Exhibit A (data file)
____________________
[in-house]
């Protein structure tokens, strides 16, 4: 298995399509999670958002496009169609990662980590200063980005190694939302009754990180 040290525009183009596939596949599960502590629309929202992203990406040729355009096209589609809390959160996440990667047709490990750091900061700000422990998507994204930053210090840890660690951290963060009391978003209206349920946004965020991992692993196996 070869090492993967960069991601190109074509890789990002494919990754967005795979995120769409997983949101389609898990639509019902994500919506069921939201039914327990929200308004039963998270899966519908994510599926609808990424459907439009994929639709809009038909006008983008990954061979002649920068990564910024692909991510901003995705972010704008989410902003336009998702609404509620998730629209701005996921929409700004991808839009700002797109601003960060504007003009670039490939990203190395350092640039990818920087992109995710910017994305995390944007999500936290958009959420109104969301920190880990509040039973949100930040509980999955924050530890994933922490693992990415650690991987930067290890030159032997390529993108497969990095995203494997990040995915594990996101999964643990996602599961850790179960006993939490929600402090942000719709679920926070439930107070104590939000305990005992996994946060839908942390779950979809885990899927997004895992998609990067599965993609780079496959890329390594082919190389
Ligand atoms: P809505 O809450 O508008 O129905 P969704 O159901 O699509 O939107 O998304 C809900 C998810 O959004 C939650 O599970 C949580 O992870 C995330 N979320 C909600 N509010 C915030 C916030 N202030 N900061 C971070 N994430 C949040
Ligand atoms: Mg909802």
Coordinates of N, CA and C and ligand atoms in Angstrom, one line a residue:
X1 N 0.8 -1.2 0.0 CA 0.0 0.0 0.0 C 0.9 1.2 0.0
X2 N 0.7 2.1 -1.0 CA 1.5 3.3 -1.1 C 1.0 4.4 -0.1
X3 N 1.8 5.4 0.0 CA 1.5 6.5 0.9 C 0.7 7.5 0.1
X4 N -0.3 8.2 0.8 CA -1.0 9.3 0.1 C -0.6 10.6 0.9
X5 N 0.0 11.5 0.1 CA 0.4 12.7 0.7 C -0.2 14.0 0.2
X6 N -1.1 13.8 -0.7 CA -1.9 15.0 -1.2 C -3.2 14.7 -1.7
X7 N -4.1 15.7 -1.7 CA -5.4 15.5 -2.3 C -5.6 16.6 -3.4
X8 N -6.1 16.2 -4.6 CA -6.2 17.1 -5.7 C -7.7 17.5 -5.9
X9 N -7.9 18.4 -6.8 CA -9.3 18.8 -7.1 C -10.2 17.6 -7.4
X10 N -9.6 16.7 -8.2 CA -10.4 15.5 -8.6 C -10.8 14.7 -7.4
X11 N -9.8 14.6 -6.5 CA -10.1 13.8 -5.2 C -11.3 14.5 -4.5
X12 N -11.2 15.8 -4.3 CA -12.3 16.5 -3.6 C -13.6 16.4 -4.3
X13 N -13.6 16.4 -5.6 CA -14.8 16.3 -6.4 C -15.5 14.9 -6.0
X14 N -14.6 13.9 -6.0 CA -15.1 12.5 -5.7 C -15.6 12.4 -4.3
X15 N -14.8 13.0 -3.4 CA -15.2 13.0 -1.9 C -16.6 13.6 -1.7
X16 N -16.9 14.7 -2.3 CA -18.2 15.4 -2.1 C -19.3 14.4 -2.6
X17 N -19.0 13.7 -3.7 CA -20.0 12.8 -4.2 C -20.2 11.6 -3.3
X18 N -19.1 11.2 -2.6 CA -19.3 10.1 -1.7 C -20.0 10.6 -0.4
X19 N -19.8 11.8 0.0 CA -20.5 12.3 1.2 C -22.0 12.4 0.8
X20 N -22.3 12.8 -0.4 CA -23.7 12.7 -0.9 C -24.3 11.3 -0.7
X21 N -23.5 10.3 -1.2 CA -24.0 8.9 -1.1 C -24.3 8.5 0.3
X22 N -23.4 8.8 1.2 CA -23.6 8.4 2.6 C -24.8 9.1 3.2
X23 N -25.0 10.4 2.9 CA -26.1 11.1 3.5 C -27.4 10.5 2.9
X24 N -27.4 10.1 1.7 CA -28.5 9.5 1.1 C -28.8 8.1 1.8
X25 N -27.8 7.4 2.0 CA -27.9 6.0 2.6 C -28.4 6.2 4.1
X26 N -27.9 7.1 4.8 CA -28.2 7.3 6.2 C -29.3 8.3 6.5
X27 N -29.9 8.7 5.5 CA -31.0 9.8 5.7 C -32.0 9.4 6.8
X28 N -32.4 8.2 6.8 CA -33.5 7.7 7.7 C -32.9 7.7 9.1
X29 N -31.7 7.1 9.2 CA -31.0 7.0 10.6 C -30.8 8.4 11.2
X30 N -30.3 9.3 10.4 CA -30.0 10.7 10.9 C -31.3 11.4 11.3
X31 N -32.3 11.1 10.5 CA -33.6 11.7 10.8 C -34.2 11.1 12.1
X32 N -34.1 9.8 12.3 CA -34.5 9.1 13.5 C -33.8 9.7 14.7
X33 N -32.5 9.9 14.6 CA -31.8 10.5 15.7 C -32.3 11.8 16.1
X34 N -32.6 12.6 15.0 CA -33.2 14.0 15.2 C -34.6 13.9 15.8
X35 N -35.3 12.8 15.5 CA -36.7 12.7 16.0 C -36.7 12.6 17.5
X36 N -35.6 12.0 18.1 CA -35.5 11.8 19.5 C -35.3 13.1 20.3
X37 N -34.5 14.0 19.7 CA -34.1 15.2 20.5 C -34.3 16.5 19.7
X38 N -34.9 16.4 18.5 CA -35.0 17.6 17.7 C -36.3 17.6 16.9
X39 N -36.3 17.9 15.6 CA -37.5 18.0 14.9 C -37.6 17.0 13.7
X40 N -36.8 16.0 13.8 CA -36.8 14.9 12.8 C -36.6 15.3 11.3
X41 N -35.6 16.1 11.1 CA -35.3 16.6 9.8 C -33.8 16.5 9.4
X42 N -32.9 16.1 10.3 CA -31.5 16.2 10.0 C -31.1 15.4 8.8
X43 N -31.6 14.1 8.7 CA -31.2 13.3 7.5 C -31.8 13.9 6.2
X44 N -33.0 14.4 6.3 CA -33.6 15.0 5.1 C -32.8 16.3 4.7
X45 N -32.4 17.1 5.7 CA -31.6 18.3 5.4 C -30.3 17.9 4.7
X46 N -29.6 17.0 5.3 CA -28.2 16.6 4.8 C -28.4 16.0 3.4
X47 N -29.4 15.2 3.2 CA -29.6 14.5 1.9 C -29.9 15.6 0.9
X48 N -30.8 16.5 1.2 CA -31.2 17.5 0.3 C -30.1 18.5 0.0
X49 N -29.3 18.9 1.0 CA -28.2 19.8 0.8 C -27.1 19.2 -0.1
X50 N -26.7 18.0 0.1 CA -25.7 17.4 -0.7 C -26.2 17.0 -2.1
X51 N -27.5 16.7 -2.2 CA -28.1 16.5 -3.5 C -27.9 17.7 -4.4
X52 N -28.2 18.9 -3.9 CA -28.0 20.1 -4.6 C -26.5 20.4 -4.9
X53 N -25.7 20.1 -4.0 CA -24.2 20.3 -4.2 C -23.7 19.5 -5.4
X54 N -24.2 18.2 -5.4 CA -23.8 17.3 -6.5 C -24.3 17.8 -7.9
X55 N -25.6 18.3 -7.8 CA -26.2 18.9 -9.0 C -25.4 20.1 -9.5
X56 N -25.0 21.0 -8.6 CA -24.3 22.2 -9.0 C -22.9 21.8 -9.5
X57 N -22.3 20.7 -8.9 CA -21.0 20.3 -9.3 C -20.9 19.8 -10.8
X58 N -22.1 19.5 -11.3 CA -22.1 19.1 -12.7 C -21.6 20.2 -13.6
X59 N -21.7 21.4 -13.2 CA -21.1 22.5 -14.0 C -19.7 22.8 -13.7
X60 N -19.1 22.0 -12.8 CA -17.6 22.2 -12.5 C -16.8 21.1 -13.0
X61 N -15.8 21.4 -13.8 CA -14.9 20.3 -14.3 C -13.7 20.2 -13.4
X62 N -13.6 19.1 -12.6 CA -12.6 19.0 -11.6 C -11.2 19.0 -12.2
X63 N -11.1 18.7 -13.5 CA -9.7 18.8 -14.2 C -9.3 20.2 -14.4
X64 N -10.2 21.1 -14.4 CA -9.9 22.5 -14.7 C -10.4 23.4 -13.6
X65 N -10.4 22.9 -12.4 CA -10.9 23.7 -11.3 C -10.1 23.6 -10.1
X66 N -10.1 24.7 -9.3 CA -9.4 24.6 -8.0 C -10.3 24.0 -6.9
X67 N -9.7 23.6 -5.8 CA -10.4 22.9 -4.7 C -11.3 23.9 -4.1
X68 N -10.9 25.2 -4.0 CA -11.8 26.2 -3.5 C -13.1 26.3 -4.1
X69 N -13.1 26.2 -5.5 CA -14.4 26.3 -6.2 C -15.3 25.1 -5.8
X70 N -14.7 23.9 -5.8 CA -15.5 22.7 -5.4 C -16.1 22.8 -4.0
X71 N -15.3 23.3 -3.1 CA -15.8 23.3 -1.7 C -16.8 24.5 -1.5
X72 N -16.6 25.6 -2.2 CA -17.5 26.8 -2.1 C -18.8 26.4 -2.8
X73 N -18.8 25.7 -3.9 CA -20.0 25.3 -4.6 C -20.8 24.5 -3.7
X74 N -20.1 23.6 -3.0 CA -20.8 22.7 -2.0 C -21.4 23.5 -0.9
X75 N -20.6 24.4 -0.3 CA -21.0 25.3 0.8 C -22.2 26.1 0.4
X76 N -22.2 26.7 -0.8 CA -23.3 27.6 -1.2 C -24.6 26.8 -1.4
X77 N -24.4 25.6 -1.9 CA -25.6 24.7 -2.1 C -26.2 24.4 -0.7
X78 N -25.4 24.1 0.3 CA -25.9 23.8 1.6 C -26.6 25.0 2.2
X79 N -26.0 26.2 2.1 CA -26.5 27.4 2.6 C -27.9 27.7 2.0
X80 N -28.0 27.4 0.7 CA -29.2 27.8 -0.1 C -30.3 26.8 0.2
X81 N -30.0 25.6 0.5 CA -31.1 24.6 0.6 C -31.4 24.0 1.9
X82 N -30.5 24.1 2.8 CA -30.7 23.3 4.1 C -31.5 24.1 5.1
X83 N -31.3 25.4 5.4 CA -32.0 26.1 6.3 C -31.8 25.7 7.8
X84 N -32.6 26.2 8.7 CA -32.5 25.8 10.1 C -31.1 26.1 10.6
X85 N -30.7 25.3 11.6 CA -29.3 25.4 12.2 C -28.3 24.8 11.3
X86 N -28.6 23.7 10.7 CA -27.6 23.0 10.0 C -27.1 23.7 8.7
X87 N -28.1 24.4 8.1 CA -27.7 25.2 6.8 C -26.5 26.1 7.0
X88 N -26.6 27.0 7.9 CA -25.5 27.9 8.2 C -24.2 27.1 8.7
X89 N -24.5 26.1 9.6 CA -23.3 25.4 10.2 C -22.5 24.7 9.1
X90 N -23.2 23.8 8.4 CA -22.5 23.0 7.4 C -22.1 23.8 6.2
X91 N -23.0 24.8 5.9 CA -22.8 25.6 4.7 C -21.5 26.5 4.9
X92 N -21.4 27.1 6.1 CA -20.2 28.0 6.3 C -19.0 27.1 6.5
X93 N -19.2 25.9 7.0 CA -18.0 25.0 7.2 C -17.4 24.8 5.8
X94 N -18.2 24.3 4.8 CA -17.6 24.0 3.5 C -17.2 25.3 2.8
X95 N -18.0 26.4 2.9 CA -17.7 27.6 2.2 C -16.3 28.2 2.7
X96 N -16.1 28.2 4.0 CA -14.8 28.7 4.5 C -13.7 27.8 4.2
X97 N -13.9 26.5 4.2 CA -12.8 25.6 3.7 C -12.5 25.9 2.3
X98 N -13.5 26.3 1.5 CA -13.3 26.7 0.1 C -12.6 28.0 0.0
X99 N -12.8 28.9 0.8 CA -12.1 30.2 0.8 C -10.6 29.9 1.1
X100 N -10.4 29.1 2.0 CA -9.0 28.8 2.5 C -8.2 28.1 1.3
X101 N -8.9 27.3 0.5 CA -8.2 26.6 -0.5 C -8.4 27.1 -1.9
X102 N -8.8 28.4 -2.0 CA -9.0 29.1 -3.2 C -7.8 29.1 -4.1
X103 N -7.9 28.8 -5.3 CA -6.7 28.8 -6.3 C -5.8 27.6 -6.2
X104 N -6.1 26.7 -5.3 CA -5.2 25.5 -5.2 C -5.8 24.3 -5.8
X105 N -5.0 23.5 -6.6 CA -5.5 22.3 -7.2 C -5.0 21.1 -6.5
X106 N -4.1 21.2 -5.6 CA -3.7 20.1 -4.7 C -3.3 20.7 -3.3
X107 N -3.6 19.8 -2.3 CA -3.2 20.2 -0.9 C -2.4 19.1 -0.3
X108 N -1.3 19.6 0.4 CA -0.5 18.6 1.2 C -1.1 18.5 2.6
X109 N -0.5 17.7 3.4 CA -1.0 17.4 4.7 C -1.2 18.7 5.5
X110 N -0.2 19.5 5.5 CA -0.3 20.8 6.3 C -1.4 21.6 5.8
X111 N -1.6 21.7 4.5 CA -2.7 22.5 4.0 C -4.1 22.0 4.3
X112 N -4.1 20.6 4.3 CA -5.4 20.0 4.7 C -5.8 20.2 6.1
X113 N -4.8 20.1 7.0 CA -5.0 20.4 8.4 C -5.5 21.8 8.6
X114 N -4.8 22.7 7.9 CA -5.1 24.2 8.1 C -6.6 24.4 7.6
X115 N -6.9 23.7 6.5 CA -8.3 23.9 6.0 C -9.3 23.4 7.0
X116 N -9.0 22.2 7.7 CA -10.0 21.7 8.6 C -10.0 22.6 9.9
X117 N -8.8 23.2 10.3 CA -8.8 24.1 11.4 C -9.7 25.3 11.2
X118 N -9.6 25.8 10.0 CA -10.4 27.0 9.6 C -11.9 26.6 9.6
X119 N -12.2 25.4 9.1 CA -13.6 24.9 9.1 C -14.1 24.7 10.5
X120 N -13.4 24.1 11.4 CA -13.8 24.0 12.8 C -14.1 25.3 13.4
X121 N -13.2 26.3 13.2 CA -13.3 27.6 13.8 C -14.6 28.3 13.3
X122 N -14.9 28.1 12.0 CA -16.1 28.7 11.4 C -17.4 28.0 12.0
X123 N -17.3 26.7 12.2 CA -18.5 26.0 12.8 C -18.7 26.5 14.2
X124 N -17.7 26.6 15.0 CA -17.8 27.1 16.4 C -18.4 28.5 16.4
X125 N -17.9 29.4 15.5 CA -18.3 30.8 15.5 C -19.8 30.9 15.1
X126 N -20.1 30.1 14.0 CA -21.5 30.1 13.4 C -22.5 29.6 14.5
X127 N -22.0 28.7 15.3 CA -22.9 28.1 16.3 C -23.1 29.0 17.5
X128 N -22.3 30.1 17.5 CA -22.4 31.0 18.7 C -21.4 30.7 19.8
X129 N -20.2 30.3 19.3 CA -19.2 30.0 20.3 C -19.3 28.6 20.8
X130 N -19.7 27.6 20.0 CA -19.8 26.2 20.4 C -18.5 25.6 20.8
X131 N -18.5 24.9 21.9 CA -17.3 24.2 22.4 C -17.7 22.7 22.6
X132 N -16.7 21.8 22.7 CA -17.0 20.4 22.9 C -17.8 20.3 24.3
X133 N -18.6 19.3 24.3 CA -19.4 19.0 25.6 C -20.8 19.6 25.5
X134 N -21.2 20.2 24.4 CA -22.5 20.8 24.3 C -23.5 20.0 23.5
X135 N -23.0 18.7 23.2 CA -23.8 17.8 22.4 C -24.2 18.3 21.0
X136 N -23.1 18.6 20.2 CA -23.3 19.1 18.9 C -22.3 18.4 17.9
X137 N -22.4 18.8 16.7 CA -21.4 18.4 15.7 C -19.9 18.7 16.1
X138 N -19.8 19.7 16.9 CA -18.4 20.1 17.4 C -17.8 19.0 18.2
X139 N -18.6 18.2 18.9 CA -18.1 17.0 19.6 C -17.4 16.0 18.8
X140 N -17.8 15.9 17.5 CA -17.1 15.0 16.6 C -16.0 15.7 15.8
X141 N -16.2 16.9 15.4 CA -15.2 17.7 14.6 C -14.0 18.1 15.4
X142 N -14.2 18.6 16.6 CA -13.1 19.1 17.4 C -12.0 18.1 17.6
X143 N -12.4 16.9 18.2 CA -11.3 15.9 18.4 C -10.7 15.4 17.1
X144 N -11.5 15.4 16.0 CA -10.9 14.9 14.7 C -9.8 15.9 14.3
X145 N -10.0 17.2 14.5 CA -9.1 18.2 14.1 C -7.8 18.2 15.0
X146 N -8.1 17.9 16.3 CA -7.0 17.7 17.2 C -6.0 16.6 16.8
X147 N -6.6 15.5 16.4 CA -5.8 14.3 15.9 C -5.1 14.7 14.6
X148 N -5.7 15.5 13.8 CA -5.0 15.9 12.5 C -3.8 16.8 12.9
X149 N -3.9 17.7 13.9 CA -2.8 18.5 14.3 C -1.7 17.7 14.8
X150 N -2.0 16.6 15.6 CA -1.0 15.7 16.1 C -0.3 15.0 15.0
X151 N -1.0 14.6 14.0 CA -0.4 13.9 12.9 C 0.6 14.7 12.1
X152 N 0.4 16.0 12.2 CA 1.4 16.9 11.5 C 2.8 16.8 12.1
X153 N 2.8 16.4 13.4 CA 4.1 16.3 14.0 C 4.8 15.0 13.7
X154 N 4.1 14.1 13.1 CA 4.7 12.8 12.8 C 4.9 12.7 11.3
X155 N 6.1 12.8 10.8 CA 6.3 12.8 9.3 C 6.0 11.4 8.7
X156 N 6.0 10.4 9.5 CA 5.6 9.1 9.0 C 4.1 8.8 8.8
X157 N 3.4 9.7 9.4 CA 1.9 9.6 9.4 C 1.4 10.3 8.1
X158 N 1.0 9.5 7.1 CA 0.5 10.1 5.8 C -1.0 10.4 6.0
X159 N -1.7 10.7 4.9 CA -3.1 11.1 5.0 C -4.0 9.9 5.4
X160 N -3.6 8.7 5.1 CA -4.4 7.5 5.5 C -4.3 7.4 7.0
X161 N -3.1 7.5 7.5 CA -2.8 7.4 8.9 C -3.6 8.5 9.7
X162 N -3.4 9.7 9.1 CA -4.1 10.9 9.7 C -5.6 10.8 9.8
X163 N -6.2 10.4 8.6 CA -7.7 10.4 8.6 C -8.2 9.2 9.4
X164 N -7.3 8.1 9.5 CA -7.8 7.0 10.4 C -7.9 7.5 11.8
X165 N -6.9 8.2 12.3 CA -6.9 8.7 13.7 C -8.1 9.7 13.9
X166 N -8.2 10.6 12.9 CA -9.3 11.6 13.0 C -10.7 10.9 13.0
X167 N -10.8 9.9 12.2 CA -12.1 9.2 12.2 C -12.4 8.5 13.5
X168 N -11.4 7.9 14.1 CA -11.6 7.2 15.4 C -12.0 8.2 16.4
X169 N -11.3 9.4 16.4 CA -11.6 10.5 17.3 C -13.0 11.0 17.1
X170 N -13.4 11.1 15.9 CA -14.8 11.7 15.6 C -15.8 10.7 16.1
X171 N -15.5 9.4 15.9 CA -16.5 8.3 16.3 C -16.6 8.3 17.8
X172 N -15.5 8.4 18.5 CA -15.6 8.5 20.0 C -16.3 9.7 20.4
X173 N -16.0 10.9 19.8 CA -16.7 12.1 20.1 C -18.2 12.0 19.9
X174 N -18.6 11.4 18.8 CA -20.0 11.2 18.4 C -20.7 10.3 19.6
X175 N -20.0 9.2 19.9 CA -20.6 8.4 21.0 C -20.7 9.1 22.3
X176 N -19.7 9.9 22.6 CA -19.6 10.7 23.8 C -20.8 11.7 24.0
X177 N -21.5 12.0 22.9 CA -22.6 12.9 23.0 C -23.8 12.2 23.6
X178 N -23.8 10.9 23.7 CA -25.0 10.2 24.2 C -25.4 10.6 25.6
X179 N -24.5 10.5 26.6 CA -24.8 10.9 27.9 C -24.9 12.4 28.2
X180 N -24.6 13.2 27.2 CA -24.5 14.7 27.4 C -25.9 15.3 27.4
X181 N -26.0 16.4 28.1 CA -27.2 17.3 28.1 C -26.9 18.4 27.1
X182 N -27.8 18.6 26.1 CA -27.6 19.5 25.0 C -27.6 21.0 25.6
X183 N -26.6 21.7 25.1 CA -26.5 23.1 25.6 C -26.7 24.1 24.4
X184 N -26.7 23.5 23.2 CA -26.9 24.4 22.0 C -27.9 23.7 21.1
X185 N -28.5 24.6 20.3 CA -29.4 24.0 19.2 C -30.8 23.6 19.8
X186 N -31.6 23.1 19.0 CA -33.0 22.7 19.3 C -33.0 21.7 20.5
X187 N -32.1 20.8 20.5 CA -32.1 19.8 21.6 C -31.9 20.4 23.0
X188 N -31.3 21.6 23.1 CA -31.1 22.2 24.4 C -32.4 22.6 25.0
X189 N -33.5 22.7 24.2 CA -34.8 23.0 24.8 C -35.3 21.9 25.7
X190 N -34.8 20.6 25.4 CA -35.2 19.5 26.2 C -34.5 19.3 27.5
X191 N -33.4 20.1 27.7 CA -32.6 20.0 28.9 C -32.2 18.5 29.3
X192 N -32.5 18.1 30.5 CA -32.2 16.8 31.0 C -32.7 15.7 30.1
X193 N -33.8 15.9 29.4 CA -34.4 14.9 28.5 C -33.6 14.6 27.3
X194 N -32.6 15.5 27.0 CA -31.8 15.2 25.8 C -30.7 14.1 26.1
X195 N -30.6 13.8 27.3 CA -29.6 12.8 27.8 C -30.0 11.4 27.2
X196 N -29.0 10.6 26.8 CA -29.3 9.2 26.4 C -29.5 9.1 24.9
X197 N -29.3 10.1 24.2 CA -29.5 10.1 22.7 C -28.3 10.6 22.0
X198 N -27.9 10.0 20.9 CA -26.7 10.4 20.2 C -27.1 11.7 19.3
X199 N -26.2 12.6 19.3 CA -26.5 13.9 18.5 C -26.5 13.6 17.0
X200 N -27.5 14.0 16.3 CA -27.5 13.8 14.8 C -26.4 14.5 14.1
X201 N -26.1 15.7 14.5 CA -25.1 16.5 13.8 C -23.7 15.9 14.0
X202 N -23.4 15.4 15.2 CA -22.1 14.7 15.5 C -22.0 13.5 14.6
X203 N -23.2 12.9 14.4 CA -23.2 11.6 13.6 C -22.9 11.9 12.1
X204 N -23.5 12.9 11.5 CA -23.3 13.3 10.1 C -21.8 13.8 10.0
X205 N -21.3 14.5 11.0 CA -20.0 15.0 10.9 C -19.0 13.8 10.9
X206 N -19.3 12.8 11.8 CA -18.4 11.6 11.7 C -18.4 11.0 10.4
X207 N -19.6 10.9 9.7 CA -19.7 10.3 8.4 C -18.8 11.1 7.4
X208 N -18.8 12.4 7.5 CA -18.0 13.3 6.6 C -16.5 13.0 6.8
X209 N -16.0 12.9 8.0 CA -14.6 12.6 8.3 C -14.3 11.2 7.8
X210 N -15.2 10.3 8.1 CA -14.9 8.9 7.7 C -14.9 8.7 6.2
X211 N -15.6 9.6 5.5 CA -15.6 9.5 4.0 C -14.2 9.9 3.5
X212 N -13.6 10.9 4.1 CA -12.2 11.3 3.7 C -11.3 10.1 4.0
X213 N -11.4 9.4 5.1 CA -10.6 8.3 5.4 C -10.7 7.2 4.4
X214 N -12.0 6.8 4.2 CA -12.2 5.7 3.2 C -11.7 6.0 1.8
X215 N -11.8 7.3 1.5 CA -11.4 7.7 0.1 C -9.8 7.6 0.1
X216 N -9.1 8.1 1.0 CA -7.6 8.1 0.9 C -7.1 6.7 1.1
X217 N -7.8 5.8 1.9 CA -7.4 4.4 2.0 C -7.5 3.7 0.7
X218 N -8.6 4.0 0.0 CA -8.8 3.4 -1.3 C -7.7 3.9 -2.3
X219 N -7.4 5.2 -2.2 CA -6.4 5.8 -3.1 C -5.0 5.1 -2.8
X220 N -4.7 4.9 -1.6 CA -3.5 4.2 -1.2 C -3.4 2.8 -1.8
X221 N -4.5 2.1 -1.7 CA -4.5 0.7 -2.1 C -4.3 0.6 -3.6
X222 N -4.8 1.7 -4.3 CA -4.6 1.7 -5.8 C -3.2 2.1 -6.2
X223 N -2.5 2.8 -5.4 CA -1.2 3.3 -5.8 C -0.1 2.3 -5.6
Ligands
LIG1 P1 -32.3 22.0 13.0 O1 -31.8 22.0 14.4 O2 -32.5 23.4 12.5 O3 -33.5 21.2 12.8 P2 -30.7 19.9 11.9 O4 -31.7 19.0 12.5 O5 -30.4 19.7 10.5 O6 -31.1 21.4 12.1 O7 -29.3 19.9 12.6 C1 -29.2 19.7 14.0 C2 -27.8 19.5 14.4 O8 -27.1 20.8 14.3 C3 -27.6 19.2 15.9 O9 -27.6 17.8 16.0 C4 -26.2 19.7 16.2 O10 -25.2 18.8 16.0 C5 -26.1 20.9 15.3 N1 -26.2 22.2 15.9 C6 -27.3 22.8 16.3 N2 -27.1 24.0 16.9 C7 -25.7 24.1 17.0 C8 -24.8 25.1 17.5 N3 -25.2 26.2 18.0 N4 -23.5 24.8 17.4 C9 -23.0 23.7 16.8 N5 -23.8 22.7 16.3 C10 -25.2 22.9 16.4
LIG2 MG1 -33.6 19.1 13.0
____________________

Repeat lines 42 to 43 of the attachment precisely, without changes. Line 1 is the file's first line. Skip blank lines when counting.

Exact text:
X37 N -34.5 14.0 19.7 CA -34.1 15.2 20.5 C -34.3 16.5 19.7
X38 N -34.9 16.4 18.5 CA -35.0 17.6 17.7 C -36.3 17.6 16.9